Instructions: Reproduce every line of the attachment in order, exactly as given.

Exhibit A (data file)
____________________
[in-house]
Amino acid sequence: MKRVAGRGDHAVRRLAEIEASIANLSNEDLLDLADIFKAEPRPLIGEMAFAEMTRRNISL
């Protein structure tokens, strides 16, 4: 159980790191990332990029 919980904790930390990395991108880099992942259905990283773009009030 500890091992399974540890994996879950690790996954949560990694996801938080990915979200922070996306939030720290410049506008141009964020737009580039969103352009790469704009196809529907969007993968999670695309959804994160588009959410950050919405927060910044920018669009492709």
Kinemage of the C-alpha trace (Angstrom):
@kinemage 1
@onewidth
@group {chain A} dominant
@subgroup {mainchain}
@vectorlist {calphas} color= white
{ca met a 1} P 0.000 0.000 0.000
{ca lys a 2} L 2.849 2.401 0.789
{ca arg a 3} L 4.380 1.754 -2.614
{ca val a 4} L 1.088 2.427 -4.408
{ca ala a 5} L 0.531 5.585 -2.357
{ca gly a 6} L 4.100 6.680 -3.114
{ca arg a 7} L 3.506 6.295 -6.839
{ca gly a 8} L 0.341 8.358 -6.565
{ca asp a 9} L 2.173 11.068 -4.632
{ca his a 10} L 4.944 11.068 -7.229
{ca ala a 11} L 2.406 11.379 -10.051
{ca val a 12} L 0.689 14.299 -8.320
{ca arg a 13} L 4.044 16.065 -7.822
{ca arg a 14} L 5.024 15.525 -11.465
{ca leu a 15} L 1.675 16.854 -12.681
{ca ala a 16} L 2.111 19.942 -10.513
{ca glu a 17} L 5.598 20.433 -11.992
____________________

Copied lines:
[in-house]
Amino acid sequence: MKRVAGRGDHAVRRLAEIEASIANLSNEDLLDLADIFKAEPRPLIGEMAFAEMTRRNISL
């Protein structure tokens, strides 16, 4: 159980790191990332990029 919980904790930390990395991108880099992942259905990283773009009030 500890091992399974540890994996879950690790996954949560990694996801938080990915979200922070996306939030720290410049506008141009964020737009580039969103352009790469704009196809529907969007993968999670695309959804994160588009959410950050919405927060910044920018669009492709």
Kinemage of the C-alpha trace (Angstrom):
@kinemage 1
@onewidth
@group {chain A} dominant
@subgroup {mainchain}
@vectorlist {calphas} color= white
{ca met a 1} P 0.000 0.000 0.000
{ca lys a 2} L 2.849 2.401 0.789
{ca arg a 3} L 4.380 1.754 -2.614
{ca val a 4} L 1.088 2.427 -4.408
{ca ala a 5} L 0.531 5.585 -2.357
{ca gly a 6} L 4.100 6.680 -3.114
{ca arg a 7} L 3.506 6.295 -6.839
{ca gly a 8} L 0.341 8.358 -6.565
{ca asp a 9} L 2.173 11.068 -4.632
{ca his a 10} L 4.944 11.068 -7.229
{ca ala a 11} L 2.406 11.379 -10.051
{ca val a 12} L 0.689 14.299 -8.320
{ca arg a 13} L 4.044 16.065 -7.822
{ca arg a 14} L 5.024 15.525 -11.465
{ca leu a 15} L 1.675 16.854 -12.681
{ca ala a 16} L 2.111 19.942 -10.513
{ca glu a 17} L 5.598 20.433 -11.992